Book Review: The Store by James Patterson and Richard DiLallo

The Store     The Store 2

My rating: 4 of 5 stars 4 Stars

Publish Date:  August 14, 2017

Store 1

The Store knows you better than you know yourself.

The Store can deliver anything to your door via drone, even anticipating needs and desires you didn’t even know you had. New York City writers Jacob and Megan Brandeis go undercover by relocating their family to the The Store’s distribution center in the New Berg, Nebraska. They plan to dig up The Store’s secrets and expose them to the world in a tell-all book. At first, it appears to be an idyllic town and workplace. But slowly they realize that The Store knows what they are doing and will do anything to keep them quiet- including murder.

The Store doesn’t just want your money–it wants your soul.

I heard about the buzz on this book, which put it on my radar. Then I encountered this New York Times article and it mentions that the Store is “loosely” based on the online behemoth Amazon. The article also mentions that the author, James Patterson, whose publisher, Little, Brown & Company, had a public feud with Amazon a few years ago and speculates that Mr. Patterson is getting revenge with this book. I love hearing the backstory on novels. It’s fascinating. Don’t mess with authors!

The Store 100

The Store begins with an inside look into the life of a writer and a peek into publishing world. Jacob and Megan Brandeis’s latest book is declined by The Store, and it gives Jacob the idea to go undercover.

Jacob and Megan are hired by The Store and move their family to New Berg, Nebraska. At first, their new surroundings seem perfect – an amazing smart house, nice neighbors and colleagues, and their two kids are happy at their new school.

At this point, the story turns dark and creepy. It’s not technically a horror book, but it lives up to the classic definition of “intended to, or has the capacity to frighten, scare, disgust, or startle its readers or viewers by inducing feelings of horror and terror.” Yes, this book is definitely creepy.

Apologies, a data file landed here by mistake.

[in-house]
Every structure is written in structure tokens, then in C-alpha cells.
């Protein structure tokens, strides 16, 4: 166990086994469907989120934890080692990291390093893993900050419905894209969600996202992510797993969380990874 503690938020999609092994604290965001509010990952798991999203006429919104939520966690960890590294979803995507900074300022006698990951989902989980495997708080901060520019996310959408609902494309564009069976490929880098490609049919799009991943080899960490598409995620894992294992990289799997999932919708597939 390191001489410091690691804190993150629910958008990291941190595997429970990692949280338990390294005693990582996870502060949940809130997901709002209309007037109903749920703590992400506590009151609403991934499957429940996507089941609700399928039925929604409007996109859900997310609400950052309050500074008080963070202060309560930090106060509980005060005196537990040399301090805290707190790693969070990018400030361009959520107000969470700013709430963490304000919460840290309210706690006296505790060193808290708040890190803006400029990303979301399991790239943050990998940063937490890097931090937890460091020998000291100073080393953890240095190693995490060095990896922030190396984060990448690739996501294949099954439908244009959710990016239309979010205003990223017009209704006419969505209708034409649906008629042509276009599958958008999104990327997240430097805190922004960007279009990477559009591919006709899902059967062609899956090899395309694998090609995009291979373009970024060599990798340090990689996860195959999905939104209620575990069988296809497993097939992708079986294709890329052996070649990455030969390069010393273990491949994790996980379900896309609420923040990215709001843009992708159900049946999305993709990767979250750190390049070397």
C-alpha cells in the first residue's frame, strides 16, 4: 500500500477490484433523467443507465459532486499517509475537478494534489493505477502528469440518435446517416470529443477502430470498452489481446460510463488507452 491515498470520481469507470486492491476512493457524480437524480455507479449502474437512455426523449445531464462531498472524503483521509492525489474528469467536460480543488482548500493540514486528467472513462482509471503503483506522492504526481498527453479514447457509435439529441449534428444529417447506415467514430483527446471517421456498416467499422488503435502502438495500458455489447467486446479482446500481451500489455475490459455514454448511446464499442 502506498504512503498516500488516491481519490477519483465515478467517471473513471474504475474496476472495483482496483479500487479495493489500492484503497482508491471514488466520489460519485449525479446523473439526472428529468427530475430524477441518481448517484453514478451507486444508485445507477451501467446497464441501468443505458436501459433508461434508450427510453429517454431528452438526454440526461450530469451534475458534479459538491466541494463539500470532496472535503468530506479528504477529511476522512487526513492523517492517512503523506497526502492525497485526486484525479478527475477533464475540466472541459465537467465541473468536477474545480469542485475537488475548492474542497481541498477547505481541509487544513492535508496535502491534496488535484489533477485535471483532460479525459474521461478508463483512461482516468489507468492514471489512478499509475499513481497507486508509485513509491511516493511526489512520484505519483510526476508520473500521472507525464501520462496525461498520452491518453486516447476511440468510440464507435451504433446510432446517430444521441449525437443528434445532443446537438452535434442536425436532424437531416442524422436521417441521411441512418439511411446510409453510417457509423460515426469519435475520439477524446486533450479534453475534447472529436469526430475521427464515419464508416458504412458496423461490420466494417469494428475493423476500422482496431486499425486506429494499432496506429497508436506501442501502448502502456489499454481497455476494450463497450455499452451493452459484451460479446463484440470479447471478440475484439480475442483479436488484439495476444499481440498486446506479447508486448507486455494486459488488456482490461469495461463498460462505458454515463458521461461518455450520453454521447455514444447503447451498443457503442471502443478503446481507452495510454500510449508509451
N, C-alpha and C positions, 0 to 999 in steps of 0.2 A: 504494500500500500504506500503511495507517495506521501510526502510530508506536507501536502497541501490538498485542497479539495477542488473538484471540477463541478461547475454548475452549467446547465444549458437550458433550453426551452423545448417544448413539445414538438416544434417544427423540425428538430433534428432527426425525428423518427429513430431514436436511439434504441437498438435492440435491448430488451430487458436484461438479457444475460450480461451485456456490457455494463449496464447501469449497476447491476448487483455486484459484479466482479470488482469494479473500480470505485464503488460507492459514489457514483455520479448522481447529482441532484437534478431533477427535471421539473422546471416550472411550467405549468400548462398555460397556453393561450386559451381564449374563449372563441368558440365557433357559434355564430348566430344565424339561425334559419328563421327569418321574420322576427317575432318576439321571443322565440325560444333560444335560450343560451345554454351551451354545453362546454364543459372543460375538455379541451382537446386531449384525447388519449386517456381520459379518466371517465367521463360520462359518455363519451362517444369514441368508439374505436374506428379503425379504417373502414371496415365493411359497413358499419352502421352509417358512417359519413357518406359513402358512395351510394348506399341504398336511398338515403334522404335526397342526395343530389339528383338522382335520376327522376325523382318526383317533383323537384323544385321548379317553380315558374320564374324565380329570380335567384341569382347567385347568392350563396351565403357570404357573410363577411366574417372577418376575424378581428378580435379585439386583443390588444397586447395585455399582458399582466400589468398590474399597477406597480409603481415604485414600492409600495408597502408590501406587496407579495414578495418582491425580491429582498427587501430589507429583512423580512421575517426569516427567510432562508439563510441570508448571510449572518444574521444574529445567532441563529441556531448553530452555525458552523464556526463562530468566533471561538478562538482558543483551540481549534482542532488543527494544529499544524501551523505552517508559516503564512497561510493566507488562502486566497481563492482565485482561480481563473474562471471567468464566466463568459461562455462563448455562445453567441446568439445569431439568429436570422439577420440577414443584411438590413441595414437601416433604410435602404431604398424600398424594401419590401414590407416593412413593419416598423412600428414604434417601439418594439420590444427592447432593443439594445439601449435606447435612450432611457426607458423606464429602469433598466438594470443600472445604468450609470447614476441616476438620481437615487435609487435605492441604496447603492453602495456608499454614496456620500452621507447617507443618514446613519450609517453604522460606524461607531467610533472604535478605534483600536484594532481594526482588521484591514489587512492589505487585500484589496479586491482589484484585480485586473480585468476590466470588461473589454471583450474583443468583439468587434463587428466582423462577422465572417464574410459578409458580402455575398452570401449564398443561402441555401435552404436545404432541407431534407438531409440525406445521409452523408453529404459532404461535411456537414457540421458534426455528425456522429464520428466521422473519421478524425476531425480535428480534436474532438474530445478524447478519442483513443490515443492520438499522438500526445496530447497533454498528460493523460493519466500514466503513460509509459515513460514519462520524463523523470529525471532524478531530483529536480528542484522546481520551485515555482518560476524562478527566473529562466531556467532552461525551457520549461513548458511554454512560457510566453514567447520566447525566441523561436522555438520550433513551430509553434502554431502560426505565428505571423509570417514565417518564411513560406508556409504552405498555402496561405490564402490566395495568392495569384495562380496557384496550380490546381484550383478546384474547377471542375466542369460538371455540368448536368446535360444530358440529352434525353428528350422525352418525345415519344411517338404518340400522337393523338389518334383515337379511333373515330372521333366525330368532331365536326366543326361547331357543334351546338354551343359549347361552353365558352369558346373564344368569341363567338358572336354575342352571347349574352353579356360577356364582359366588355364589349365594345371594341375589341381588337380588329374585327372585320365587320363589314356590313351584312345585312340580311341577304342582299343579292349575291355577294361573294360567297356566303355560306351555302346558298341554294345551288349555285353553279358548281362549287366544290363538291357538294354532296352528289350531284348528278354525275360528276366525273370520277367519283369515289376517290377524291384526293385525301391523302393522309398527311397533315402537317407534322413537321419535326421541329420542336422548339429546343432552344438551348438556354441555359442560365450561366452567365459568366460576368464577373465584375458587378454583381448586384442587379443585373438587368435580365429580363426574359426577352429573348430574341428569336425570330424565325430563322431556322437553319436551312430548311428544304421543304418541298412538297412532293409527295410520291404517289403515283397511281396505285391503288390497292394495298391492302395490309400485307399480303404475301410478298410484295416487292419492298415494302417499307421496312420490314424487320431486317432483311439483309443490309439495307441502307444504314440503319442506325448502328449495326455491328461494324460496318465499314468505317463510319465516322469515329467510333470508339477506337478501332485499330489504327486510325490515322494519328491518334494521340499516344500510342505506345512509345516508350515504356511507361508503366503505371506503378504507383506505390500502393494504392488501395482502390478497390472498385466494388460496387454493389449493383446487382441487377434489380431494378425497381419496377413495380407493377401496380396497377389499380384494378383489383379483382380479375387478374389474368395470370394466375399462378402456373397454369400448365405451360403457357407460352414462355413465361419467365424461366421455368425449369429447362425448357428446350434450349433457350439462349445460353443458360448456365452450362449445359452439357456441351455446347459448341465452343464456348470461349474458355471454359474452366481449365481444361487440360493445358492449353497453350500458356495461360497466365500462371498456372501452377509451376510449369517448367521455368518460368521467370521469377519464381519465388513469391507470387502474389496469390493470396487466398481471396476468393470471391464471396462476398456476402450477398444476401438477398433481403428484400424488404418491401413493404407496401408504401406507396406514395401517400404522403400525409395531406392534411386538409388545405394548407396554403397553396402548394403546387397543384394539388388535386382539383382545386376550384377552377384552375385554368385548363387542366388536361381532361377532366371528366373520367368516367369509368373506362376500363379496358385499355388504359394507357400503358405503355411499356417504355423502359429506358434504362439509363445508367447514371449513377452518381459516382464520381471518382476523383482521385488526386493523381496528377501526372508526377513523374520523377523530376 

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Jacob and Megan slowly realize that their environment has a Stepford-ish vibe. Everyone and everything is too perfect. They notice small cameras planted in every single nook and cranny of their house. They realize that everything that they say and do is being recorded. They notice things moved around their house, things fixed, laundry folded & put away, and supplies refreshed when they return to their house after work or outings. Like magic elves live there.

This book is creepy because the premise is very real. The convenience of the internet is at our fingertips. We can search and find information on anything online. We can order anything online. But the drawback is that every step is tracked and monitored. Anything that you do online tells the world a little more about you. That information can be used against you. Information is power, and having that power means being in control over everyone and everything. It’s a very thought provoking concept.

This book is a very easy and fast read, with a quick pace. It rates high on the un-put-downable scale. It takes relatable circumstances and makes you wonder if Amazon really tracks us this closely, because they can. The ending is good, it has some unexpected twists that were very satisfying.

I really enjoyed reading this book and I recommend it.

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